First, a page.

An infant’s skull is not hard and fused like an adult’s. It is soft and made up of sections of bone which meet at “suture lines.” These soft pieces of the skull will harden and join together as the child ages.

In some cases, however, the infant may have a buildup of bloody fluid in its scalp overlying the part of the skull that is born first. This is called caput succedaneum or caput for short.

In addition to swelling of the scalp, a bruise may be noticeable either on the scalp itself or on the baby’s face depending on which part was born first.

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Caput succedaneum can sometimes be identified with ultrasound scanning.

Caput succedaneum is most commonly caused by pressure placed on the infant’s head as it passes through the cervical opening and into the vaginal canal. This pressure is caused by vaginal wall and uterine pressure and tension.

Another condition called cephalohematoma can also occur. This is different from caput succedaneum because the fluid that builds up is often deeper in the scalp and mostly composed of blood from broken blood vessels.

Cephalohematoma is caused by pressure from the mother’s pelvic bones on the baby’s skull during delivery and by the use of delivery instruments, such as forceps.

Both conditions do not always occur due to specific risk factors but can happen for no apparent reason during birth. In fact, these conditions can, in rare cases, be present while a baby is still inside the womb.

Both caput succedaneum and cephalohematoma have been identified in ultrasound during late pregnancy. These two conditions may develop when membranes rupture prematurely, denying the infant the necessary cushioning it requires while still in the womb.

Cephalohematomas have also been observed when there are low amounts of amniotic fluid present. This condition is called oligohydramnios.

Certain risk factors that increase the risk for developing caput succedaneum include:

  • having a prolonged or difficult labor
  • premature rupture of membranes
  • low levels of amniotic fluid in the uterus
  • delivering a baby for the first time
  • Braxton-Hicks contractions
  • certain fetal positions, such as being head down
  • a delivery that requires instruments, such as forceps or a vacuum

However, when the caput is caused by a vacuum-assisted delivery, it is referred to as a chignon and is not a true caput succedaneum.

Cephalohematoma is a condition that is more commonly seen in women who are:

  • having a male baby
  • delivering their first baby
  • delivering a large baby, which may be too big for the pelvic opening
  • having a delivery that requires instruments, such as forceps or a vacuum
  • if the infant had a scalp electrode during labor
  • experiencing a prolonged labor

The condition is also more likely to appear in children whose heads are not in an ideal position for delivery.

When an infant is born with caput succedaneum, parents may notice scalp swelling or an appearance of puffiness right after birth. This is most likely to appear at the top center of the head and where the bones meet.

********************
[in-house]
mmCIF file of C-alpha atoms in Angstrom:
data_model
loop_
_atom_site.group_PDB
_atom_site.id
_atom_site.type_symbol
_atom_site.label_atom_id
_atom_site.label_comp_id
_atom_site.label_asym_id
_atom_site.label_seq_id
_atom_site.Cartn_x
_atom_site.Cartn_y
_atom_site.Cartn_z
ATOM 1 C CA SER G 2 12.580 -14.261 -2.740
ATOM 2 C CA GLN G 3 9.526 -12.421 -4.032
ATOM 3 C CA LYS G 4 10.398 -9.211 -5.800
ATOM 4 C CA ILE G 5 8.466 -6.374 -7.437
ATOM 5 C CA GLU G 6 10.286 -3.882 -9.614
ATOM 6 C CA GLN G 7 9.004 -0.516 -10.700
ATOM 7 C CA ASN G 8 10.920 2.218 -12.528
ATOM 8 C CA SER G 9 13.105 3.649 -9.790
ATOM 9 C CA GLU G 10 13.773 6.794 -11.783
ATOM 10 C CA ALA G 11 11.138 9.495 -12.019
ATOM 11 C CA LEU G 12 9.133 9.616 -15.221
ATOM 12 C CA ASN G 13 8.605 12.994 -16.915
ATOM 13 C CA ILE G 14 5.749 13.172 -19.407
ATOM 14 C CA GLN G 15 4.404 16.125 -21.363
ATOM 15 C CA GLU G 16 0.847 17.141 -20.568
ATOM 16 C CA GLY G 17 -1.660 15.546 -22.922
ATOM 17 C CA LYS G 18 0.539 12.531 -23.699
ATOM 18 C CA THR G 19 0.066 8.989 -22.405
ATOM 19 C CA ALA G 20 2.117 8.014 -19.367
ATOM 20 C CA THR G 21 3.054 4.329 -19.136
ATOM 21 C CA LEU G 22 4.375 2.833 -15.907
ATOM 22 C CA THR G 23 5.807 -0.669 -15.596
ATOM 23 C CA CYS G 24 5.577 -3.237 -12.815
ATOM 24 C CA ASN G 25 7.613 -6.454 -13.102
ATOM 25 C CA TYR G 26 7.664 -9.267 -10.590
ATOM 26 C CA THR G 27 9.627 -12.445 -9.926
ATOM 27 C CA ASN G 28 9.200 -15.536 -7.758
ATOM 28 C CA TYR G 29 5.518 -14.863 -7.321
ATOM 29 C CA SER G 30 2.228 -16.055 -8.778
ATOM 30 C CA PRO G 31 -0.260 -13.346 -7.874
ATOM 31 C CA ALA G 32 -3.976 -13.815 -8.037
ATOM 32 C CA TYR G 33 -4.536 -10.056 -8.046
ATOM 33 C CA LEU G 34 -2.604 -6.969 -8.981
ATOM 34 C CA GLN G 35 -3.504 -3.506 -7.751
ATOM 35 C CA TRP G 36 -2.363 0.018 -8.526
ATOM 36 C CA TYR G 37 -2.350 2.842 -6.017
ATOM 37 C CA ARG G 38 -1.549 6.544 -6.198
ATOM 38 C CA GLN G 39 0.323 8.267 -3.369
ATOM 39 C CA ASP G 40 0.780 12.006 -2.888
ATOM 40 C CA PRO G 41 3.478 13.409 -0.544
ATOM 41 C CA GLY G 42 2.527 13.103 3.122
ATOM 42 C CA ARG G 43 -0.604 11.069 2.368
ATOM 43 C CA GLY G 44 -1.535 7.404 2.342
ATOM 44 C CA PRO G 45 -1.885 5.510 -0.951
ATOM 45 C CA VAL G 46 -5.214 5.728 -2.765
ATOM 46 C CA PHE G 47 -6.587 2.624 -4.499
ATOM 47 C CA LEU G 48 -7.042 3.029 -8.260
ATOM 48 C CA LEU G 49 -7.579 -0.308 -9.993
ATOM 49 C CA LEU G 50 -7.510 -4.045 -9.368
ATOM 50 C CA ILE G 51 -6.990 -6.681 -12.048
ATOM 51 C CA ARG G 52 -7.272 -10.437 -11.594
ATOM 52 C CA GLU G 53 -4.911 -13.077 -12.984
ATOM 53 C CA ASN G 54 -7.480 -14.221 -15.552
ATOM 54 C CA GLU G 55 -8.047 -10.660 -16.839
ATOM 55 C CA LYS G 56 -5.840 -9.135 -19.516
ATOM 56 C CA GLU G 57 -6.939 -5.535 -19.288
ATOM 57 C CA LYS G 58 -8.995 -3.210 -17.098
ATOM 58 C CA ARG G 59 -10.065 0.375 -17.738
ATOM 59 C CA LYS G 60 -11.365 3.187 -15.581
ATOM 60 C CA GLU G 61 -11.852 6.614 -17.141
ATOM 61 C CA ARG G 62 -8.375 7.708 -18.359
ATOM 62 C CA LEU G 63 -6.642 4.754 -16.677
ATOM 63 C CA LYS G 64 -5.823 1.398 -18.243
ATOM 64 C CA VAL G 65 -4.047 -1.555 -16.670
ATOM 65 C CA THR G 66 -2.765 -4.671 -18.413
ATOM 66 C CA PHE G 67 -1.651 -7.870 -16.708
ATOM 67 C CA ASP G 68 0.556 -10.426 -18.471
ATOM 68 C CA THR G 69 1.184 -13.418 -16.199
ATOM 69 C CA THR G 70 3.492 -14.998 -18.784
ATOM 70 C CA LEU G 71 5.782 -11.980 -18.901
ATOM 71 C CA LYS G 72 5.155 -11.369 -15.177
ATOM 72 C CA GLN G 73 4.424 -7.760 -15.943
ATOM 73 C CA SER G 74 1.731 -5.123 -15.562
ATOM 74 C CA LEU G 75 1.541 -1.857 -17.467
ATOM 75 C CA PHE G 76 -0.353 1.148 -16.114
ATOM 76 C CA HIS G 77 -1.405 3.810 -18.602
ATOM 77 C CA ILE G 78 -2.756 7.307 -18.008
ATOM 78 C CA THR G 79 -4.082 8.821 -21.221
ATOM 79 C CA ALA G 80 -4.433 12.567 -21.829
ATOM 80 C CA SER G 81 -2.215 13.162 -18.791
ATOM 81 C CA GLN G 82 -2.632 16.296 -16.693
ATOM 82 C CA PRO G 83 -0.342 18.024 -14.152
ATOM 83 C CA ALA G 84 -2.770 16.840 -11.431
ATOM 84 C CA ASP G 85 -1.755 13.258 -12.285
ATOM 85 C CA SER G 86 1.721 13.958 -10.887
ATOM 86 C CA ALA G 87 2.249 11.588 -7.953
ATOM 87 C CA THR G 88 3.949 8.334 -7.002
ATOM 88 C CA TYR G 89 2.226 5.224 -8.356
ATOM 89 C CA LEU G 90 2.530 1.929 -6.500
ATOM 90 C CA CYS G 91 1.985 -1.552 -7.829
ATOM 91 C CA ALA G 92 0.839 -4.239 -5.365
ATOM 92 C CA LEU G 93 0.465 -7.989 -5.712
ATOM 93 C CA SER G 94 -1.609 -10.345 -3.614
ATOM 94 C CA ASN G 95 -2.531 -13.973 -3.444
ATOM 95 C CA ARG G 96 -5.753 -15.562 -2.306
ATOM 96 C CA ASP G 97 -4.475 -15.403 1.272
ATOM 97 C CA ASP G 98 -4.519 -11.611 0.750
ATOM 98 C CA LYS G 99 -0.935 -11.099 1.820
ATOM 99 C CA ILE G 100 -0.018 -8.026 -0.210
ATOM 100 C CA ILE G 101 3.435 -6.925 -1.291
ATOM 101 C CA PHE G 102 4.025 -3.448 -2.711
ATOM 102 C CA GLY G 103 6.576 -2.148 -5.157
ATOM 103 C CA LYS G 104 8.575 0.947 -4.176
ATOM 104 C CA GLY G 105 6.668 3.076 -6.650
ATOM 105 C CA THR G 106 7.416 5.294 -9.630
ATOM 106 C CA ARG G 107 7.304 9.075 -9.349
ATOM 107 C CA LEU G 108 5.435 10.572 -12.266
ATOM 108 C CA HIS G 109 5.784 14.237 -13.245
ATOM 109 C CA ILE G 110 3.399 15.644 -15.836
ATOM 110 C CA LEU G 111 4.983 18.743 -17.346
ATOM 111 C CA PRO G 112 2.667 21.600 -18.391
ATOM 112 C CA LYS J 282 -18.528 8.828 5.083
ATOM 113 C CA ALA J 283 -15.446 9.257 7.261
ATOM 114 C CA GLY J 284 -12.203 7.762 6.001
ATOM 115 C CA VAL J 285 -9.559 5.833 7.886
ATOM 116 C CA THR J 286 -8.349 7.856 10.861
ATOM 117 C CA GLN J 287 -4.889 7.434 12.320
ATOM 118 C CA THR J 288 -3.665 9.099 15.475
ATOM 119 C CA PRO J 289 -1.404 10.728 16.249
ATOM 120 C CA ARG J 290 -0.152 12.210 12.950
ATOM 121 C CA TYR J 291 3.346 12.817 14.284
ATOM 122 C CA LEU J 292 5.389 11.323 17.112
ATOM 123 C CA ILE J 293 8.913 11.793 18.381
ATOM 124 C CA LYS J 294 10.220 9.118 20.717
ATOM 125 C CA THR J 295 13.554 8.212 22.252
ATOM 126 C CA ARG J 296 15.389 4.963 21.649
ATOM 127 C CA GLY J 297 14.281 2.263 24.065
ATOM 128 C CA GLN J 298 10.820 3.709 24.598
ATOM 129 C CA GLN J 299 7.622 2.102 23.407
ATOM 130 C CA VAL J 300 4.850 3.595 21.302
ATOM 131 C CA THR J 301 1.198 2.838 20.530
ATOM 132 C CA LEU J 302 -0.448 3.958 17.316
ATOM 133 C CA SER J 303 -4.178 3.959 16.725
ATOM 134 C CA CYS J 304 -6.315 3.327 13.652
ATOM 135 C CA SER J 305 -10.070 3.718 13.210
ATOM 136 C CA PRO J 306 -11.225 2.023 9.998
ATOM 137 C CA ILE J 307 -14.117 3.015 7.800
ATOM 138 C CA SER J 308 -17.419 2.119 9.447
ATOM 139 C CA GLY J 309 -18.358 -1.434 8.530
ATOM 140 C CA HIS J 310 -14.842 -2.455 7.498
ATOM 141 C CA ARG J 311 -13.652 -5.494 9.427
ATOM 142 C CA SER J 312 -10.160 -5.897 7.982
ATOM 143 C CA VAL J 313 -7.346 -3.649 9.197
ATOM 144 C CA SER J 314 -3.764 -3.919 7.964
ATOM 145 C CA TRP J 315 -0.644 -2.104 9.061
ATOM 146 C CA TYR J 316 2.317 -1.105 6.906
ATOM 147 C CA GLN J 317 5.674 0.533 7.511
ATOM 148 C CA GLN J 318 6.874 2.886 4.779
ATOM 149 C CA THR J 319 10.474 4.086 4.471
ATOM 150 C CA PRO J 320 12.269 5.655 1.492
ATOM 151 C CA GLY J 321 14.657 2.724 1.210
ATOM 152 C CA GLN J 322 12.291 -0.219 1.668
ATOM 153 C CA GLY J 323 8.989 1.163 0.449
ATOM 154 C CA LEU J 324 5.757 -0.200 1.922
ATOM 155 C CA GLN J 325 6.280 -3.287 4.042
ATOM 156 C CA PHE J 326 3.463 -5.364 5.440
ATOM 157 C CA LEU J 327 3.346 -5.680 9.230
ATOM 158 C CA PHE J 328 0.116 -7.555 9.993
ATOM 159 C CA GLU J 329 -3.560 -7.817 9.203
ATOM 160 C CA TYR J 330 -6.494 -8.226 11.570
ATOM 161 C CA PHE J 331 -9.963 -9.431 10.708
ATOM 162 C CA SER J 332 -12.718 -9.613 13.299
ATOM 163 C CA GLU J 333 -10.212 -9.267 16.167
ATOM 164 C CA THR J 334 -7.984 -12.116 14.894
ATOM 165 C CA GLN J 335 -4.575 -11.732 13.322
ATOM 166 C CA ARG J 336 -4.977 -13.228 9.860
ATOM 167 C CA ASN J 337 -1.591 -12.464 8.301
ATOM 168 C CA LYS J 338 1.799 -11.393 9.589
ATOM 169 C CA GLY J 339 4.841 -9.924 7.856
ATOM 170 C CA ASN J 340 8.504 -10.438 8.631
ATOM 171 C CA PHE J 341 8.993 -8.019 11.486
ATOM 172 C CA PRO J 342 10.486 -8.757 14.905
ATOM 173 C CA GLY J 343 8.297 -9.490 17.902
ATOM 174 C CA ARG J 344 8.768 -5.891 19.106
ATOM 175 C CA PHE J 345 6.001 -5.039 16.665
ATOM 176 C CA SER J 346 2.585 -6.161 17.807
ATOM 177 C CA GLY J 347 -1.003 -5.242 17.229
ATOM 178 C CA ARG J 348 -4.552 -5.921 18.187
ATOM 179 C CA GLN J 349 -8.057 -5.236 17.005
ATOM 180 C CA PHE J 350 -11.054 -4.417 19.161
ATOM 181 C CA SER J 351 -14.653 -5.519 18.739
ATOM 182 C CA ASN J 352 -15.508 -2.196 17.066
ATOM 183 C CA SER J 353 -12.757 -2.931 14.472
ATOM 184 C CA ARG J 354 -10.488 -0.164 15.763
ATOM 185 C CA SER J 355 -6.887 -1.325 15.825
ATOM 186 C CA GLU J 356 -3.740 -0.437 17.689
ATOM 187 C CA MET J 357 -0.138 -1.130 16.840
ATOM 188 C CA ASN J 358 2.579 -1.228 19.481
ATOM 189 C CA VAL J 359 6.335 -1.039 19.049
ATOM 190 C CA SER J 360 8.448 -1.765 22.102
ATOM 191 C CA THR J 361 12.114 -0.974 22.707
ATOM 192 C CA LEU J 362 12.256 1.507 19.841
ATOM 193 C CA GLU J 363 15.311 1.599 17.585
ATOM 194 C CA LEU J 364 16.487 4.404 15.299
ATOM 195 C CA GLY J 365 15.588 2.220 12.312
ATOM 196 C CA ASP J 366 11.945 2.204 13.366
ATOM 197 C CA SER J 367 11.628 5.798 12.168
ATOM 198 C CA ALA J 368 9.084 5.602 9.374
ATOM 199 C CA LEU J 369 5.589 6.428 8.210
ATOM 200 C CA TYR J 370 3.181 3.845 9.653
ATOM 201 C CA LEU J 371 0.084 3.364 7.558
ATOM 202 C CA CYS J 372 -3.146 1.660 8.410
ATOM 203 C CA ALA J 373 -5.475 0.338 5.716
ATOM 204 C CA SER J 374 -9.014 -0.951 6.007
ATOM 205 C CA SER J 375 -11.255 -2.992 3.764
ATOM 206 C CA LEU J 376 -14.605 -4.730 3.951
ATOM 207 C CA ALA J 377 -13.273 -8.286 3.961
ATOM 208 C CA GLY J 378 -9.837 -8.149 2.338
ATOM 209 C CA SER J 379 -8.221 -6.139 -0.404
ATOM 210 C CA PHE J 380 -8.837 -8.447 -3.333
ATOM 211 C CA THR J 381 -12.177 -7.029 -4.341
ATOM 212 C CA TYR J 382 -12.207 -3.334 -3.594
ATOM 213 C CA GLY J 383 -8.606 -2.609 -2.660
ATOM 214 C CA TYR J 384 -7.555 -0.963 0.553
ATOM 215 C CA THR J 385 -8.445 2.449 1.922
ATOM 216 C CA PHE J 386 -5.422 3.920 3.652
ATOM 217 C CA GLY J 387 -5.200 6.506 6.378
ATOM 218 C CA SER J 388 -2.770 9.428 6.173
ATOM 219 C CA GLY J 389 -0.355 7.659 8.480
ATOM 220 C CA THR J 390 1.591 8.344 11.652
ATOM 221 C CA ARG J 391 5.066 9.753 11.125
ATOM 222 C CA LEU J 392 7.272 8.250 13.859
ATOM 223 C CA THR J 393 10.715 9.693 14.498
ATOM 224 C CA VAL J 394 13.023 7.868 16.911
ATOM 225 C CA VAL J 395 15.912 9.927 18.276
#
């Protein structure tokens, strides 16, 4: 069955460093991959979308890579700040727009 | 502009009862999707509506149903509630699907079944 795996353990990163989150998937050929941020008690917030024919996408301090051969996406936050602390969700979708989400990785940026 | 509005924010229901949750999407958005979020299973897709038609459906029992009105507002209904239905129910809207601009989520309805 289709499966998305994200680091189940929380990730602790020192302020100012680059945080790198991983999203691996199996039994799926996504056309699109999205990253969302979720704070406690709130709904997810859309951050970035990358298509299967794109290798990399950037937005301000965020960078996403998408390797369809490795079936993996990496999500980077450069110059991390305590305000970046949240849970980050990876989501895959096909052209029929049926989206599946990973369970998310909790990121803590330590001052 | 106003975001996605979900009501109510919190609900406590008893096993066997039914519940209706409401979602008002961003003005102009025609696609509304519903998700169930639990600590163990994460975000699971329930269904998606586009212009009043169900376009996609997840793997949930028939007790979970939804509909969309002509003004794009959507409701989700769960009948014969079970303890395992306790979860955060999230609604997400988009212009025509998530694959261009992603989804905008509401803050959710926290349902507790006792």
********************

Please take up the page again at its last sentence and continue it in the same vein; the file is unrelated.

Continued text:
Scalp bruising is another possible symptom of caput. In some cases, facial bruising may also be present.

Infants born with a cephalohematoma may develop a scalp bump (not bruise) within days of birth. At times the area may be sensitive to touch, which is more common if there is a skull fracture.

During a vaginal delivery, pressure can cause an overlapping in the soft, bony pieces of the skull at the suture line. This can give a cone-like pointed shape to the baby’s head. This is commonly called molding.

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Caput succedaneum may lead to jaundice.

Most often, caput succedaneum resolves on its own without complication. At times, however, complications can occur such as:

  • Alopecia: Due to the pressure placed on the scalp, some of the surrounding tissues may die, and hair loss can occur. In most cases, the hair regrows normally, though in some cases this hair loss can be permanent.
  • Jaundice: Bruising may be present in some cases. This can lead to a buildup of bilirubin in the blood from the breakdown of red blood cells. This causes infants to have a yellow appearance in their skin and the whites of their eyes.

If severe or untreated, jaundice can lead to many further complications. These complications include:

  • brain damage
  • hearing loss
  • athetoid cerebral palsy, a movement disorder
  • abnormal tooth enamel development
  • permanent upward eye gaze
  • death

In some cases, cephalohematomas can cause complications, such as:

  • skull fracture
  • hardening of the bump
  • infection
  • anemia
  • jaundice (more common than with caput succedaneum)

Caput succedaneum is often identified on physical examination without the need for additional testing. If there is a more concerning issue, doctors may recommend further tests to evaluate for a more serious problem.

In some cases of cephalohematoma, a skull fracture may be present. As a result, an X-ray may be carried out to evaluate the bones of the skull.

Caput succedaneum typically resolves without the need for intervention within a couple of days following delivery.

When there are no additional injuries or risks factors, a case of cephalohematoma typically resolves without the need for intervention within 2 to 6 weeks following delivery.

There are cases in which a cephalohematoma causes other more concerning problems, such as infection, which may require medications and surgical procedures. Sometimes, a cephalohematoma may persist and harden, causing a firm bump, which most often resolves over time.

Another possible treatment is cranial-molding helmet therapy. This method involves an infant wearing a specially shaped helmet for 18 to 20 hours a day until their head is molded to the desired shape. It is very rare to need this therapy for a persistent cephalohematoma, however.